First some background: Before fusion became popular in the early '70s, there was a community of musicians in NYC experimenting with jazz-rock in the mid- to late '60s. Two of the leaders of this movement were guitarist Coryell and a saxophonist known as Steve "The Count" Marcus. They documented these radical new ideas on two classic recordings made in 1967 and 1968 using the name Count's Rock Band. The two also collaborated on many of Coryell's later projects. They met up again in 1999, and decided to go at it again with drummer Steve Smith and bassist Kai Eckhardt. The music's not so radical anymore, since everyone's been through the fusion days, but the playing is incredible and as spirited as ever (musicians never seem to age, do they?). "Scotland" features a furious flurry of a melody testing the racing skills of Coryell and Marcus in tandem. "Reunion" features an off-meter percussion pattern and a push-and-pull interaction between Marcus' percussive soprano lines and Coryell's acoustic swirls. "Rhapsody in Blues" pays homage to Gershwin in a unique way, with the tandem jumping to and fro and overlapping each other and Smith banging away; they break for a lively piano solo by pianist Jeff Chimenti. "Blues for Yoshiro Hattori" shows off Marcus' wistful soprano skills, but is even more notable for its pulsing rhythm section. "Jammin' With the Count" is a crazy free for all that's best enjoyed by fans of these guys. Some of the other stuff will attract fusion curiosity seekers, but to get the full pleasure, you should know the history or be fans of the players in question.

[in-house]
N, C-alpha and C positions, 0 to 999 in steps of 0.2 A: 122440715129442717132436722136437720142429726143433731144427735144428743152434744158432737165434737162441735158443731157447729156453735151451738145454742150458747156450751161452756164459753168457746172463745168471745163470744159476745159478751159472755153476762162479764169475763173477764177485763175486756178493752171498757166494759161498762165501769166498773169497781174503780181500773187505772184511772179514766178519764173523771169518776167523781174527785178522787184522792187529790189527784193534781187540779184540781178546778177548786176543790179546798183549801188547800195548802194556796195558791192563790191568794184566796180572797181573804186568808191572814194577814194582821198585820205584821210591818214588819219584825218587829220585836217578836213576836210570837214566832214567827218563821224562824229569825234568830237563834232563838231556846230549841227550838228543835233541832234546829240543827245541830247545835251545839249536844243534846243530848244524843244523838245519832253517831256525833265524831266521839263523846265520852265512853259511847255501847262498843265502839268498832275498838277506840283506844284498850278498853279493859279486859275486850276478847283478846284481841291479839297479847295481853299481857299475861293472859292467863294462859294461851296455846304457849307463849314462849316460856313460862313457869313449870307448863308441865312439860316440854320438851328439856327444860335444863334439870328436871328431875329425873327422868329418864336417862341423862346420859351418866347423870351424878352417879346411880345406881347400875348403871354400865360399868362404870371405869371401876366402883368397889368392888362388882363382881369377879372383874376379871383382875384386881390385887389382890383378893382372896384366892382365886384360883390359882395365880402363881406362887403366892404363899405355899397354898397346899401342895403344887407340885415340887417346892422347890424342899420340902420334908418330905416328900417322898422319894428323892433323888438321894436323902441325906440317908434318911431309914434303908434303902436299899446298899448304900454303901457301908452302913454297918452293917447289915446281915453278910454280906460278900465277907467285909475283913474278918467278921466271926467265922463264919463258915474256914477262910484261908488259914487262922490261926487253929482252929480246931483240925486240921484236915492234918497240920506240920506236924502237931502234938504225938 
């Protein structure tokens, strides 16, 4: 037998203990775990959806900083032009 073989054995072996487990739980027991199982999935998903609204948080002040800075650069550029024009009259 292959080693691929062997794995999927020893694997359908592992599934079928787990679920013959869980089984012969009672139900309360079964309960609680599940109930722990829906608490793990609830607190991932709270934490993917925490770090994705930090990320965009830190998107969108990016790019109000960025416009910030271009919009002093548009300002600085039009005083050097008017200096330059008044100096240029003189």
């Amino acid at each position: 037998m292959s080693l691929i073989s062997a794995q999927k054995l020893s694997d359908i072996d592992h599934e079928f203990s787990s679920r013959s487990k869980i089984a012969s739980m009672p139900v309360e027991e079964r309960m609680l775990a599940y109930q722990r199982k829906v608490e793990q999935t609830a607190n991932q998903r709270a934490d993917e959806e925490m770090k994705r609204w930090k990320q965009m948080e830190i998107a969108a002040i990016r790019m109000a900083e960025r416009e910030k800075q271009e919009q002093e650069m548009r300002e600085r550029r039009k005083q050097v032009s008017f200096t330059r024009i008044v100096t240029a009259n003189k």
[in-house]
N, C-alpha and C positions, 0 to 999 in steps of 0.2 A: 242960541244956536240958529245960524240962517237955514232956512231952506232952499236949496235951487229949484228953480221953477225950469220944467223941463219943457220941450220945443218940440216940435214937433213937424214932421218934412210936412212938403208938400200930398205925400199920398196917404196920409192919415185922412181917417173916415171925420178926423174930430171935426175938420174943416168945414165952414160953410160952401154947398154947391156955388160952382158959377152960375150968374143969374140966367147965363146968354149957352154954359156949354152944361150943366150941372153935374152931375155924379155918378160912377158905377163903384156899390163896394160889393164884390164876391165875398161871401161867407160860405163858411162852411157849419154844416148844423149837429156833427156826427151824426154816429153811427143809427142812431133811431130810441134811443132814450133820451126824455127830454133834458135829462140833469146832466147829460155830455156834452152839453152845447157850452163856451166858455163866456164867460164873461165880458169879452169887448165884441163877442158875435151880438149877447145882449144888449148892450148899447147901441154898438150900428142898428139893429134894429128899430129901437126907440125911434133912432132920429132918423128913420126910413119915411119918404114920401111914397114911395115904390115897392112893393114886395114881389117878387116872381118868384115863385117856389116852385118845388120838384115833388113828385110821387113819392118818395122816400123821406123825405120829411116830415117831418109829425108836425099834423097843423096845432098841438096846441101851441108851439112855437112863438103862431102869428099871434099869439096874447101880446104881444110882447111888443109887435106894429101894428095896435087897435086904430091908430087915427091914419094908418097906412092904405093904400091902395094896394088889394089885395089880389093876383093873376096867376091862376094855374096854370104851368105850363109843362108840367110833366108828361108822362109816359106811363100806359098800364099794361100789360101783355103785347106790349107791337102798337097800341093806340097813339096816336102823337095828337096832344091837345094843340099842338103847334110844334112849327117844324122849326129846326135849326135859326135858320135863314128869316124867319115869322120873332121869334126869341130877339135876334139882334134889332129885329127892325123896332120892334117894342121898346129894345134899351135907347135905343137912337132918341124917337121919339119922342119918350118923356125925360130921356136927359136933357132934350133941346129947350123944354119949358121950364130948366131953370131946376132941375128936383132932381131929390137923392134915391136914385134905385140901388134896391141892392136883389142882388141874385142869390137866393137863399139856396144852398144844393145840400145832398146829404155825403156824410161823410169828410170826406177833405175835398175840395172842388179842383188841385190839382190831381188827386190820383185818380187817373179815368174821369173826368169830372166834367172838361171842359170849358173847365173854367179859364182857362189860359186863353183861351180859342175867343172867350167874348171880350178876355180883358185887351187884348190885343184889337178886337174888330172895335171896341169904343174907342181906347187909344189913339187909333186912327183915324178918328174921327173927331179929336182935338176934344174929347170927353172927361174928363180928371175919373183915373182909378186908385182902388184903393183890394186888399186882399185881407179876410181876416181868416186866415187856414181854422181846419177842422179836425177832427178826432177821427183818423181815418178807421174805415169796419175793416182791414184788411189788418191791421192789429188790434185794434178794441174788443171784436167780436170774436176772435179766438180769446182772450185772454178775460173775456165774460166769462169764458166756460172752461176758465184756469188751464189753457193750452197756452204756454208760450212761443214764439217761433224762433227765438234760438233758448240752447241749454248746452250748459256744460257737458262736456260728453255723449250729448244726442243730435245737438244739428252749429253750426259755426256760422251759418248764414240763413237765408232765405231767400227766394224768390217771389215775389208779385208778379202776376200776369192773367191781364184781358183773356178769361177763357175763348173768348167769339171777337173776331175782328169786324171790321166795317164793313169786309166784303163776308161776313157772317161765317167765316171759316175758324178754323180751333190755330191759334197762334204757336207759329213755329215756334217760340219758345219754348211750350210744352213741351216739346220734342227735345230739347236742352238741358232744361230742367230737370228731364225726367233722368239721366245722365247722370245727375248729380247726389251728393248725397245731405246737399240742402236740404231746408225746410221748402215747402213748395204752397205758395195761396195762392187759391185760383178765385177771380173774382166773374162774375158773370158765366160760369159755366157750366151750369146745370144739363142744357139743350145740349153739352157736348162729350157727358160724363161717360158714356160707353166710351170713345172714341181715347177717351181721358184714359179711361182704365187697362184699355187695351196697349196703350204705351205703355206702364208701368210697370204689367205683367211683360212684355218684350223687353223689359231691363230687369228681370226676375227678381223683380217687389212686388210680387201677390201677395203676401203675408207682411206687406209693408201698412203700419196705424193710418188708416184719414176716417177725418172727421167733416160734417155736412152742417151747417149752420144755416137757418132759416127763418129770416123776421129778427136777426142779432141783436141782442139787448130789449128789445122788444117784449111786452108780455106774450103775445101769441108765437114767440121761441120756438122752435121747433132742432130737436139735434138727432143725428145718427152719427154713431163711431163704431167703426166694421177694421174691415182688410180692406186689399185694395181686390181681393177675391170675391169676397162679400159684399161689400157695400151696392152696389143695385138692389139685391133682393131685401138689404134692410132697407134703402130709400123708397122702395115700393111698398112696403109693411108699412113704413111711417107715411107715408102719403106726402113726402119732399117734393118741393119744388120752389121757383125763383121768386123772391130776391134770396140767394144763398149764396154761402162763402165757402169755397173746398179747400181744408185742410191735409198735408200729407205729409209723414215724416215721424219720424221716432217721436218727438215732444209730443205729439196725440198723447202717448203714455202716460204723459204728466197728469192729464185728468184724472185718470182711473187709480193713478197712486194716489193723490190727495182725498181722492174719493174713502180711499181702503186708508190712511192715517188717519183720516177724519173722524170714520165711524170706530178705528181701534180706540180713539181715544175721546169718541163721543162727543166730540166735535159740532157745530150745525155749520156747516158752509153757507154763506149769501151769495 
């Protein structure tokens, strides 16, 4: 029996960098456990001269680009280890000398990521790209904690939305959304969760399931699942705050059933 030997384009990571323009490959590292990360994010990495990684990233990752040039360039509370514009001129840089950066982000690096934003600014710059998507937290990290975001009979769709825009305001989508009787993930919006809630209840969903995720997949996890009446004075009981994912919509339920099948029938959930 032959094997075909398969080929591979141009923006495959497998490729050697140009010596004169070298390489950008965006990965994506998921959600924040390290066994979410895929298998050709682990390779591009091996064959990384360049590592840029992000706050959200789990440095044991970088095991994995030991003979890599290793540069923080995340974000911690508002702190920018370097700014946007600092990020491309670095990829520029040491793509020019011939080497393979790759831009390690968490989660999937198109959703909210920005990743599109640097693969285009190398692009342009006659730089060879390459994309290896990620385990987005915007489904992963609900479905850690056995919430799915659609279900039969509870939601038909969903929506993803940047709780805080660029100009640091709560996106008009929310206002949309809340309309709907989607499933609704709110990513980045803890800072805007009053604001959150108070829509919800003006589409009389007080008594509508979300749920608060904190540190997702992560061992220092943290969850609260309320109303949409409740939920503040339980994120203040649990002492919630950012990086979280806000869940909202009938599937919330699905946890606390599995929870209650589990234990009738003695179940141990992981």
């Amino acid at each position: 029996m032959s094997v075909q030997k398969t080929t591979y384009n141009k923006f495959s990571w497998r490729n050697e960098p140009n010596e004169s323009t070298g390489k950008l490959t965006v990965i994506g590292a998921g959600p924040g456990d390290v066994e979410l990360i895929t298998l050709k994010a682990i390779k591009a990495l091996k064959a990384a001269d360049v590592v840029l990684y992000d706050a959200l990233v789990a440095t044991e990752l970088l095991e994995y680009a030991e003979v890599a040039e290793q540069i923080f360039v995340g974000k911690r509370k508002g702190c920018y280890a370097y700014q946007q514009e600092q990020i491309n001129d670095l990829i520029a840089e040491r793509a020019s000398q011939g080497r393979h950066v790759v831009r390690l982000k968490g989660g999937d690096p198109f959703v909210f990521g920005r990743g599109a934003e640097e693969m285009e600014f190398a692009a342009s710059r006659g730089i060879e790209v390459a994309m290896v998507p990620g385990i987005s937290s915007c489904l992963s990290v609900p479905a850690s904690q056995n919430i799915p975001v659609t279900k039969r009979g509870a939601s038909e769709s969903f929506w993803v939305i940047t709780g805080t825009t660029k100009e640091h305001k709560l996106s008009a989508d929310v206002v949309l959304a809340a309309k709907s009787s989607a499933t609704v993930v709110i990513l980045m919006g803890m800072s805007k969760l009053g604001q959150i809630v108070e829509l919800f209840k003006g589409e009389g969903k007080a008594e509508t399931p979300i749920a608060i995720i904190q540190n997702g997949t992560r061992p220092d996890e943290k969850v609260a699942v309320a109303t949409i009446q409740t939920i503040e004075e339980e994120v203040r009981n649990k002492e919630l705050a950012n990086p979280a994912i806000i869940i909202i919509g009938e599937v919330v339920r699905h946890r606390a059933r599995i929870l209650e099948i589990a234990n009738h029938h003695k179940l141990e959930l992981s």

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AllMusic Review by Jonathan Widran